UK mired in chaos, as Truss fights for survival after just 40 days as PM
Published: Oct 17, 2022 09:39 PM
UK Prime Minister Liz Truss Photo:VCG

UK Prime Minister Liz Truss Photo:VCG

UK Prime Minister Liz Truss, who has been in office for just about 40 days, is fighting for her political survival as more than 100 members of parliament (MPs) belonging to her Conservative Party are threatening to force her to step down as early as this week, amid the discontent over her chaotic economic strategy and pressure from the opposition Labour Party.

Chinese analysts said that the chaotic political situation in the UK underscored that the country's governance system is becoming increasingly inadequate for coping with a confluence of social and political challenges. The UK's national interests have been hijacked by the self-interests of politicians and political parties, and its institutional problems cannot be solved just by ousting Truss, they added.  

Quoting unnamed sources, the UK's Daily Mail reported on Sunday that more than 100 MPs are ready to submit a letter of no confidence in Truss to Graham Brady, the head of the Tory's 1992 Committee, which organizes the leadership contest. 

The MPs, some of whom have held a secret discussion on ousting Truss, are expected to urge Brady to tell Truss that "her time is up" or to change party rules to allow an immediate vote of confidence in her leadership, UK media reported. Under current rules, the prime minister cannot be challenged by no-confidence vote within a year of taking office. 

One former cabinet minister said they thought it was "50/50 whether she will make it till Christmas," according to a Guardian report. A Tory MP, who has backed Truss since the leadership contest, told the Guardian that Truss' authority is "shattered" and "people want it done this week."

In response, Downing Street warned that ousting Truss could trigger a general election, at a time when the opposition Labour Party is performing better in opinion polls. 

Truss, who won the contest to replace Boris Johnson as Conservative Party leader and prime minister in September, sacked her finance minister Kwasi Kwarteng on Friday and scrapped parts of her economic package on tax cuts, which has proved to be a failure and drawn a huge wave of opposition.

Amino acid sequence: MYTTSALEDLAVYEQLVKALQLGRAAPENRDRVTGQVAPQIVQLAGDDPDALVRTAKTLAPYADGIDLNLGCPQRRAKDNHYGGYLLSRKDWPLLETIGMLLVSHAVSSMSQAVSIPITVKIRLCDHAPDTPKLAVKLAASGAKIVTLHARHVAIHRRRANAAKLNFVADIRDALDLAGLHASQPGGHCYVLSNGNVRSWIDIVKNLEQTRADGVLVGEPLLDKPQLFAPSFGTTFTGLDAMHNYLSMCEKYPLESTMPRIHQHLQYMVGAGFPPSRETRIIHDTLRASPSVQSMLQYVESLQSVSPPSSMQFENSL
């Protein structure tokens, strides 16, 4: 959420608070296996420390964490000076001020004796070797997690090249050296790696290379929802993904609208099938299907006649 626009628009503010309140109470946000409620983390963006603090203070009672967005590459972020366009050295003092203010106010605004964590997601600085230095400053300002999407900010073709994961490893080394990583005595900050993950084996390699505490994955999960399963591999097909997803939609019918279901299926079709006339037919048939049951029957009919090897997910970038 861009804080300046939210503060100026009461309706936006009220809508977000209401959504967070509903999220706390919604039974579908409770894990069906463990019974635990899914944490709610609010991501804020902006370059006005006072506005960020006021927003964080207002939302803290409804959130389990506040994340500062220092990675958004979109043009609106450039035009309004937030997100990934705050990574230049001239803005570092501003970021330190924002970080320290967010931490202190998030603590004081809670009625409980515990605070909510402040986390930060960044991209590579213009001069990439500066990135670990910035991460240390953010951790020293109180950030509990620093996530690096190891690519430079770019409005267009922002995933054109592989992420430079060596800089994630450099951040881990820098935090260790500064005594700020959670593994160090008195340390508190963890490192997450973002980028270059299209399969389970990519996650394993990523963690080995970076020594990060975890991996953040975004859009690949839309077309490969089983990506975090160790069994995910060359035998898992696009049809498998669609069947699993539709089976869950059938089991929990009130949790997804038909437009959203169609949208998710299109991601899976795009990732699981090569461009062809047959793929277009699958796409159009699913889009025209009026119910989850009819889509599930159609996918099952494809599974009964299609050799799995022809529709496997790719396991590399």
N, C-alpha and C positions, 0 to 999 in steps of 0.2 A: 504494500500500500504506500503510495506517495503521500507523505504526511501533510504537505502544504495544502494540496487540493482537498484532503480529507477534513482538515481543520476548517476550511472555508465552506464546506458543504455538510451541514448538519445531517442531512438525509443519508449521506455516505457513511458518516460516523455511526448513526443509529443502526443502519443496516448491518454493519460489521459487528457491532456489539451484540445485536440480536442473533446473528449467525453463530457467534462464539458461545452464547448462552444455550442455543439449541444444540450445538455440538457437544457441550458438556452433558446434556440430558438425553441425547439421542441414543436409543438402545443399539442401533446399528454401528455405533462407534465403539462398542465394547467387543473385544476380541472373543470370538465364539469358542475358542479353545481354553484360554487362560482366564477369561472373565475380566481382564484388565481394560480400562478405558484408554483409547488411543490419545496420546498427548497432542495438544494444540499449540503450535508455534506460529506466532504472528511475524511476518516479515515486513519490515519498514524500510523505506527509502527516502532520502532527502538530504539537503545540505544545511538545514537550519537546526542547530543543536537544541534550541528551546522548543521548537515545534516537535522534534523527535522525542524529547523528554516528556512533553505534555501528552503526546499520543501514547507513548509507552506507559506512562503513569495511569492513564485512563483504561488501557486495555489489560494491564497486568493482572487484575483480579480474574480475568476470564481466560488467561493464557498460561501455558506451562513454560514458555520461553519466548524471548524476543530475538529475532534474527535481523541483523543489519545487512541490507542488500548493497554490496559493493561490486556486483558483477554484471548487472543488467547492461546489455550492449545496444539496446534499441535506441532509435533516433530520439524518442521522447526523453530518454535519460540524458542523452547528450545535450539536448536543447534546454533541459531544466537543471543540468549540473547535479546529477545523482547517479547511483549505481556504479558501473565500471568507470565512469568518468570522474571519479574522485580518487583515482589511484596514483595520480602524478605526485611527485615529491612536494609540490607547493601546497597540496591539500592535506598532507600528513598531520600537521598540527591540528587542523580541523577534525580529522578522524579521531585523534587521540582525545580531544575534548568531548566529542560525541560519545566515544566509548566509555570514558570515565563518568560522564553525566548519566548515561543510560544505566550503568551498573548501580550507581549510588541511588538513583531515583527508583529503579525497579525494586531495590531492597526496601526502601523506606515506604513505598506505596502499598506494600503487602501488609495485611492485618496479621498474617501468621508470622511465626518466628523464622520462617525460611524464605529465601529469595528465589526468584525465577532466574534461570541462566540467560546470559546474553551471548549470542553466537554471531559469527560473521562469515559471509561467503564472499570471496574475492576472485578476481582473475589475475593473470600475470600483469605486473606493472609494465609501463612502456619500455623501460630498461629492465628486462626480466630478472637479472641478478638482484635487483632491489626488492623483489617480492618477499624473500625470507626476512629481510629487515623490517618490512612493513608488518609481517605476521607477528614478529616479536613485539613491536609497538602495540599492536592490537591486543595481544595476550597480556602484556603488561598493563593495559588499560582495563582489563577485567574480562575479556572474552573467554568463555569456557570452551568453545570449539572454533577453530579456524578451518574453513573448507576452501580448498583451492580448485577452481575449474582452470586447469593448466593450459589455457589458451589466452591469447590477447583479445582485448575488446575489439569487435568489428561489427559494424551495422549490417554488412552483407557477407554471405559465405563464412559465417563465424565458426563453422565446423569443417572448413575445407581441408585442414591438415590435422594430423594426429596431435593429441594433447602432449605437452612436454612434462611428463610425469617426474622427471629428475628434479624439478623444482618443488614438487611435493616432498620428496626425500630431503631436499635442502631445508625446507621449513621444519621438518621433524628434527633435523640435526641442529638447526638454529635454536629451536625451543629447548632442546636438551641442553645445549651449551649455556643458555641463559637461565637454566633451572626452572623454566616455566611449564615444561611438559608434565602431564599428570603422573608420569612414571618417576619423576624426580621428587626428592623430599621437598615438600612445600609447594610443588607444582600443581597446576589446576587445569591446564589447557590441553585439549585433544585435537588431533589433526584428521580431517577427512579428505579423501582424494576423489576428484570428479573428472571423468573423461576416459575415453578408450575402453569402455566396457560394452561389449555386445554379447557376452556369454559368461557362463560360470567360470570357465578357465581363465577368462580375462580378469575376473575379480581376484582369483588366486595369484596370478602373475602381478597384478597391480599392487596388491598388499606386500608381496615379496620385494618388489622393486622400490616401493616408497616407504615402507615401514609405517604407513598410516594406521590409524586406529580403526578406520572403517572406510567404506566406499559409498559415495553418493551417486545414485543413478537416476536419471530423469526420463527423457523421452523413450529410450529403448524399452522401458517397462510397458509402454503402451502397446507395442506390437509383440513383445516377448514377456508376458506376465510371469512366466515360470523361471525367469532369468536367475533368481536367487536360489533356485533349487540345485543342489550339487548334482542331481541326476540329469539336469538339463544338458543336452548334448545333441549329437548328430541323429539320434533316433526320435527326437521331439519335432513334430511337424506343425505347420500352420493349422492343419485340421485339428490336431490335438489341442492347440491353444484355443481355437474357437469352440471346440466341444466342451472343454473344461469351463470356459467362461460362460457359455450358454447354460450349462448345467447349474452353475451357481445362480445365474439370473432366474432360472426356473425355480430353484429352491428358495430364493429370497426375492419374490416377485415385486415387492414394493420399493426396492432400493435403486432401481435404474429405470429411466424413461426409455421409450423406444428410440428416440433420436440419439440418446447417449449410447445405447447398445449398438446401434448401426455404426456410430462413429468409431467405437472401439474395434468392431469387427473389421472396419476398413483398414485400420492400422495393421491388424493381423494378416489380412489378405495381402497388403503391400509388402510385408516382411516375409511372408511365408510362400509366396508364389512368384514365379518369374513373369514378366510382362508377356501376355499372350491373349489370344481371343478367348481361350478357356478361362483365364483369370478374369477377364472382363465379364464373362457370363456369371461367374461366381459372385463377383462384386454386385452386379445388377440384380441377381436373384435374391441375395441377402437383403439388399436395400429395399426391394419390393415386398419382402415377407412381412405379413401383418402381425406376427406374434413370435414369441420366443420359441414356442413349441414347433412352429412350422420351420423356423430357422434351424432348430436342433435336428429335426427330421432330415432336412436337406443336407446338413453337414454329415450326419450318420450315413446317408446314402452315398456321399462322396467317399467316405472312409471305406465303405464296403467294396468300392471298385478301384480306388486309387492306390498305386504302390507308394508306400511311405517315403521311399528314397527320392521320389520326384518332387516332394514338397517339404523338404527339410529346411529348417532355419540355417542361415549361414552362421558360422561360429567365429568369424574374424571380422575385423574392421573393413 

Truss then appointed Jeremy Hunt, a former foreign and health secretary who had backed Rishi Sunak over her, to replace Kwarteng, after weeks of financial turmoil and doubts over the recently proposed mini-budget. Analysts viewed the move as Truss attempting to find a balance among Tories, according to BBC. 

Experts said that Truss' chaos has put the Tories in a dilemma, as frequent changes of leader would further undermine their popularity among the public, but the absence of a no-confidence vote to oust Truss could also be harmful for the Tories' popularity in the long run. 

The UK has lost three prime ministers since it left the European Union in 2016. All of them are Conservatives (David Cameron, Theresa May, and Boris Johnson).  

Cui Hongjian, director of the Department of European Studies at the China Institute of International Studies, told the Global Times on Monday that such a practice in the UK has become problematic for the country. 

No party in the UK has had a long-term or structural plan for dealing with the country's considerable problems, even when Johnson was prime minister and the Tory had a majority in Parliament, Cui noted.

Zhang Bei, assistant research fellow at the Department for European Studies of Beijing-based China Institute of International Studies, told the Global Times that the UK's pragmatism was widely acknowledged, but in recent years it has put a strong emphasis on ideology, not only in foreign policy but also in elections, as evidenced by Truss' recent victory.

Many of Truss' propositions were strongly populist and she used slogans to cater to supporters, but politicians don't want to take responsibility when things go wrong, Zhang said.

In the UK, where party politics prevails, politicians pursue personal interests rather than the national interest. In fact, the national interest has been hijacked by the personal interests of political parties and politicians, which is a prominent problem, Zhang said.

Experts noted that there is no guarantee that Truss' successor will do any better in such a populist environment, given that politicians' personal character and ability to govern reveal many problems, and that the UK system does not work well for transitions.